Davies is popular with buyers and his lastest exhibition of unpeopled architectural paintings - some of which feature fine, hand-cut stencil work and each of which has its own note of mystery - has sold out. Favies says he's not a frustrated acrhitect but has always been "drawn to straight lines". Apparently he likes a tidy studio too. These wonderful art works are woth a face-to-face visit; reproduction in newsprint and onscreen doesn't do them justice.
Sydney Morning Herald
June 27, 2006
In the paintings of Paul Davies, the houses are fabulous but there's no-one home.
Working mostly in acrylic, Paul Davies makes use of stencil techniques to create depth with hard-edged horizontal stripes of strong colour. The results are striking but also slightly eerie. In his series of paintings depicting the kinds of architecturally adventurous villas you associate with the Rat Pack, the houses are fabulous – jutting concrete slabs, acres of glass, shimmering pools - but there’s no-one home. It’s as though someone dropped a neutron bomb on Palm Springs.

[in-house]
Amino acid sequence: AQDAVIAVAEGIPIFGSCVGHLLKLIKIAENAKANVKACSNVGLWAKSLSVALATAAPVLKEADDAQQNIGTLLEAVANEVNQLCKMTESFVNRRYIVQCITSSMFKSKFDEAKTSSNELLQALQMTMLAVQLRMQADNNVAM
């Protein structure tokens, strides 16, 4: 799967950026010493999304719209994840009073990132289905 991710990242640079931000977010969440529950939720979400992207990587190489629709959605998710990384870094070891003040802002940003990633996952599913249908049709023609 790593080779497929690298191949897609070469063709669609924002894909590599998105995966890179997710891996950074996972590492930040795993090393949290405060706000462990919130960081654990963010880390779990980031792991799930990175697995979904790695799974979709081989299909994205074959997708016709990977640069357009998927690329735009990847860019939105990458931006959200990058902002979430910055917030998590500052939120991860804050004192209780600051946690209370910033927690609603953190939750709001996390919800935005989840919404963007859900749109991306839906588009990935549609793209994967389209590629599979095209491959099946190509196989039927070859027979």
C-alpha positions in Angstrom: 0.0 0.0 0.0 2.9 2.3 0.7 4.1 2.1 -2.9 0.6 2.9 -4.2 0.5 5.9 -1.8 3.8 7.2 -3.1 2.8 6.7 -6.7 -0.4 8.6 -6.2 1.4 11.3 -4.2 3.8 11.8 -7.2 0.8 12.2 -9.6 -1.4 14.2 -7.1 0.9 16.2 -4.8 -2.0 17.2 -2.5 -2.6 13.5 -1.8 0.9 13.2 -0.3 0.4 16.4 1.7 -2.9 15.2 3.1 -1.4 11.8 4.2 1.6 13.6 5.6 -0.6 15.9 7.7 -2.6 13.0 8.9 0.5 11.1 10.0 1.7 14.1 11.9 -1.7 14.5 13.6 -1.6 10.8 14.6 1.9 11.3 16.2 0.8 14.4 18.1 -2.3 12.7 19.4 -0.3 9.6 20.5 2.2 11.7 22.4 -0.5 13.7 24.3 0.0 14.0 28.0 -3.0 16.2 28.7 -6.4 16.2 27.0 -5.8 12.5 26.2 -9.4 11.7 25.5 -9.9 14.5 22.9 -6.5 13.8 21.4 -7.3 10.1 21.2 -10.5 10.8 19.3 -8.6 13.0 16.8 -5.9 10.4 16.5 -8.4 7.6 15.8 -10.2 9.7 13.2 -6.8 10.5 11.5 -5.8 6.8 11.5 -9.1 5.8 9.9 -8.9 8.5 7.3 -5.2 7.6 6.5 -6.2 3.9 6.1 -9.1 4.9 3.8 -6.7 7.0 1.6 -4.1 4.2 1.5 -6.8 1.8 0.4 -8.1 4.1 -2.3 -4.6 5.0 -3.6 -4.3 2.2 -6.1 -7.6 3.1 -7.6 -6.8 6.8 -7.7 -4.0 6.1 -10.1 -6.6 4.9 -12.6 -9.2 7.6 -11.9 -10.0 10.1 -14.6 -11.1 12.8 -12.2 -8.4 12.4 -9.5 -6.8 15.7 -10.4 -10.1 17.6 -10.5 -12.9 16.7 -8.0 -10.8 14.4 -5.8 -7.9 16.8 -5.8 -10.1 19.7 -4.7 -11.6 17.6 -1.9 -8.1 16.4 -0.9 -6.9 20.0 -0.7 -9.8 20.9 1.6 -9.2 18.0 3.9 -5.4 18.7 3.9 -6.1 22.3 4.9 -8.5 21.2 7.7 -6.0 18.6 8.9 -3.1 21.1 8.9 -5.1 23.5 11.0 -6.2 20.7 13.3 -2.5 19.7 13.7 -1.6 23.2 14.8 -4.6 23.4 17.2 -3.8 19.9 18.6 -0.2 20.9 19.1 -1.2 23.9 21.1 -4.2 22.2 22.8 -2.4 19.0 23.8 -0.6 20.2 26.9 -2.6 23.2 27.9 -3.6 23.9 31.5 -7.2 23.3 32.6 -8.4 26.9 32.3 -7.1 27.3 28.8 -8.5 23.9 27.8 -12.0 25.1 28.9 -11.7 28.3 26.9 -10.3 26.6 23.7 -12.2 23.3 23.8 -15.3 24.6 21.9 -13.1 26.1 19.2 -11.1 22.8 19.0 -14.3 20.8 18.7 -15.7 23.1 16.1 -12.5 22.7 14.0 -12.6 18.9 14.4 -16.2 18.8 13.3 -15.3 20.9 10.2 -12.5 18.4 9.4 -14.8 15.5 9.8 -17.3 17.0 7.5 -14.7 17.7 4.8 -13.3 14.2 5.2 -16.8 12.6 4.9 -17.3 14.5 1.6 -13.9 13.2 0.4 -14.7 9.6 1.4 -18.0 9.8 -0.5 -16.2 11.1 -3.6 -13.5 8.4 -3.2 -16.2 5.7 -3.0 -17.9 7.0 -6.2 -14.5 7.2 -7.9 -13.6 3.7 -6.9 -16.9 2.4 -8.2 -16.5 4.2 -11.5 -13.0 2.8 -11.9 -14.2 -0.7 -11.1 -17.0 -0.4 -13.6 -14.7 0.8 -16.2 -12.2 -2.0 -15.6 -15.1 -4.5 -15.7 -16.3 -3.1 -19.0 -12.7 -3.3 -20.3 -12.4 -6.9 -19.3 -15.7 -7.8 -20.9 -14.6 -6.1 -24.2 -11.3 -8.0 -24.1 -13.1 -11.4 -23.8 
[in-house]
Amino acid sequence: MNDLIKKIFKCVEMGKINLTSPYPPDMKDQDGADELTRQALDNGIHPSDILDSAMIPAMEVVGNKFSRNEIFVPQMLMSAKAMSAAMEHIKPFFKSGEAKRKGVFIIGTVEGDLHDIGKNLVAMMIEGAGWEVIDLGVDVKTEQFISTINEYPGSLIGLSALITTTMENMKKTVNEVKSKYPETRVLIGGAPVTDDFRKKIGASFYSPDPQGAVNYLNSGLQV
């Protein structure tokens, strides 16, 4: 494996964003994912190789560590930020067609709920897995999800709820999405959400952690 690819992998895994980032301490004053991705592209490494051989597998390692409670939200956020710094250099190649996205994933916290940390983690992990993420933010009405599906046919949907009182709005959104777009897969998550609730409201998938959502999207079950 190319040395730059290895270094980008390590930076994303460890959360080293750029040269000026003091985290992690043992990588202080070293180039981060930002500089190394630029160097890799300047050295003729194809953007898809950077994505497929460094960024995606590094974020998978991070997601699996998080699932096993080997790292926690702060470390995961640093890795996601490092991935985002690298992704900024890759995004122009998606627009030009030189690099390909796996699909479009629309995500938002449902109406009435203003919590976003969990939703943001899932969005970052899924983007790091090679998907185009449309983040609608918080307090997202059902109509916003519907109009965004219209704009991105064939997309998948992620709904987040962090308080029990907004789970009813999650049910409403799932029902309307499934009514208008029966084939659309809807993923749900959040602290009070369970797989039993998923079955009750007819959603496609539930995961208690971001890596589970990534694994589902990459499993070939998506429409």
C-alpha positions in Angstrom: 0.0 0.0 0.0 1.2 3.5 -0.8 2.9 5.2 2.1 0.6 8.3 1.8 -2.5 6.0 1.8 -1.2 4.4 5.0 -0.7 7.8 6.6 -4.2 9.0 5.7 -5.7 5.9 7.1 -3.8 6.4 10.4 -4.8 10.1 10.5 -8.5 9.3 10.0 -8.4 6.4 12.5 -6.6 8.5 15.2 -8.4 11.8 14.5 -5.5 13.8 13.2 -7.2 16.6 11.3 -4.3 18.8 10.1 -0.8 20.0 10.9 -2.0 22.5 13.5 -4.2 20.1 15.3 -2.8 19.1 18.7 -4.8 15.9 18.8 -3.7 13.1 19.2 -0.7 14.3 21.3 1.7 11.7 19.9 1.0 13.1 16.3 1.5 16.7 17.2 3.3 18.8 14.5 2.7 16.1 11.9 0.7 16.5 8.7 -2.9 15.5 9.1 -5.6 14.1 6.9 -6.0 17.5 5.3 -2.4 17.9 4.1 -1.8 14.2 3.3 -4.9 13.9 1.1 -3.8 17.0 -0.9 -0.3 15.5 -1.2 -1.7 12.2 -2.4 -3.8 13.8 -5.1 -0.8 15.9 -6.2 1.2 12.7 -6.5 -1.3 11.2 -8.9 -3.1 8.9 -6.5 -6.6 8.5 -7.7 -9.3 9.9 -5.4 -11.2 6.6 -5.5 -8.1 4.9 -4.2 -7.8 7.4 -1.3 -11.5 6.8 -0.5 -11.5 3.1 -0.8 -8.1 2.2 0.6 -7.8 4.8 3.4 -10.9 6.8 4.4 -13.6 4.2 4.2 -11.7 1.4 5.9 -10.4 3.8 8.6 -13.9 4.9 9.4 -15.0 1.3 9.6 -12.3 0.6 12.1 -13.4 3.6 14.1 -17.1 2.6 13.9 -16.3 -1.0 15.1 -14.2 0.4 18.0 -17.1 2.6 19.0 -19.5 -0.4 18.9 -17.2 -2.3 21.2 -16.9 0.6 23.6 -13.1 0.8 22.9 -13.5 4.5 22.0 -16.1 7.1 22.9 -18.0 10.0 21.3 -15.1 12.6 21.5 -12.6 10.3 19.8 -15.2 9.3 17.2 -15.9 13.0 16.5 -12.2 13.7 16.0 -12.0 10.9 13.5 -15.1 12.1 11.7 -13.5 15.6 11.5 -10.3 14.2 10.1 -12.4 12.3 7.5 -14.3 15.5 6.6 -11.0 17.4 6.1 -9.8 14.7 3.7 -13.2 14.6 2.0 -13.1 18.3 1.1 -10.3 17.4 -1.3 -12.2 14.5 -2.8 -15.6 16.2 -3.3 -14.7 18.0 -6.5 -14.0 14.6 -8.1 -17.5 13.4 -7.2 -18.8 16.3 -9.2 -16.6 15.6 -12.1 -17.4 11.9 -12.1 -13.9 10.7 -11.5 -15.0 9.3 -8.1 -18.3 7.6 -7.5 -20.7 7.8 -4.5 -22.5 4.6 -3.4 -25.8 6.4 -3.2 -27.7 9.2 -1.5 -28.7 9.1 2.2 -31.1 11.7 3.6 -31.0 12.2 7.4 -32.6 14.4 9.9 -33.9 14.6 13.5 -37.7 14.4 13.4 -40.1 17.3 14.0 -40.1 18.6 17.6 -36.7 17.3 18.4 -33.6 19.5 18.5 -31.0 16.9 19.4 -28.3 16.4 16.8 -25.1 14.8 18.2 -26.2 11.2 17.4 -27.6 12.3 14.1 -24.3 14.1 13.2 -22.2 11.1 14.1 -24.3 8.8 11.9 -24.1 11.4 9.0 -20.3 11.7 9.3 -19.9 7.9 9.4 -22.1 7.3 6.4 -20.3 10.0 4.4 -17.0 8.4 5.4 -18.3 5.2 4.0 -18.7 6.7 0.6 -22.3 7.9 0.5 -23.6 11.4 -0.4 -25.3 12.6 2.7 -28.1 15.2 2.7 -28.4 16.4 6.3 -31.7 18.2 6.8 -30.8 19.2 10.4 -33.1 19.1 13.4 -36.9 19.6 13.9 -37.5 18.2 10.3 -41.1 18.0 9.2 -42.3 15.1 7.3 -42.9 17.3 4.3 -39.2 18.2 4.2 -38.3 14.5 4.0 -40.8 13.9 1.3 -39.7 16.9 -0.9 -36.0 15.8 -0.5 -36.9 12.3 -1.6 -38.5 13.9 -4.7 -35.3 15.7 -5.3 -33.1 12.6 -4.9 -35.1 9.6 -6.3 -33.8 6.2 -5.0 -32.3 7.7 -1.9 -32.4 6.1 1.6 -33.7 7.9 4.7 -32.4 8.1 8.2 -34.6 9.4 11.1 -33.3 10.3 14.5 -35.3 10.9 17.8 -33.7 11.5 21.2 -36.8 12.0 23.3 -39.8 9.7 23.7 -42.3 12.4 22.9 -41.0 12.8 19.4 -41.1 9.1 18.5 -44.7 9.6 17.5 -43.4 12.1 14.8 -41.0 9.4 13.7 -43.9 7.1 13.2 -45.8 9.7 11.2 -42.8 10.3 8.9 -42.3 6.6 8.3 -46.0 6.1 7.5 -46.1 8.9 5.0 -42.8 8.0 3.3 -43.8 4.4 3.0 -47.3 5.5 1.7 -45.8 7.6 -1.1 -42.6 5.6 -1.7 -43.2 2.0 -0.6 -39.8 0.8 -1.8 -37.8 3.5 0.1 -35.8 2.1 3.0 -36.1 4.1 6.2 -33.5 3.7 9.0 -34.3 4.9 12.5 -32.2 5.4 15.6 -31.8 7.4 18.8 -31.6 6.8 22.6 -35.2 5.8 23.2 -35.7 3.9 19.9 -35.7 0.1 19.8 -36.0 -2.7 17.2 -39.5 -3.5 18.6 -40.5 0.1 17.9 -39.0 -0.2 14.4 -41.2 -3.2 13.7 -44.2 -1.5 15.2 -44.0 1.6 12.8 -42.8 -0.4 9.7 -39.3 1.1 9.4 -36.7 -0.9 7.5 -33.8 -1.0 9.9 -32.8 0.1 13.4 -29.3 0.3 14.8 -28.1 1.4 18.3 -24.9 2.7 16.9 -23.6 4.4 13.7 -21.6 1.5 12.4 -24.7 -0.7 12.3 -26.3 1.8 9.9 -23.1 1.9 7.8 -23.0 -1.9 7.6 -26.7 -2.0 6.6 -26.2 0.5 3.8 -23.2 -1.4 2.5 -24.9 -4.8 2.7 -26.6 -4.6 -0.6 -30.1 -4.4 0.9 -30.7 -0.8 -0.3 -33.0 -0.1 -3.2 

Paul's 2005 show at blank_space in Surry Hills was the first sell-out show for that gallery and the asking price for his paintings has jumped from the high hundreds to the $1200-$5000 bracket in less than a year.
When the walls come down
Freelance work needn't be lonely - just rent a space with like-minded souls, writes Matt O'Sullivan.
Working in an office is like sharing a flat - you can find yourself sitting beside your best friend or worst enemy. If it's your worst enemy, working from home starts to look attractive.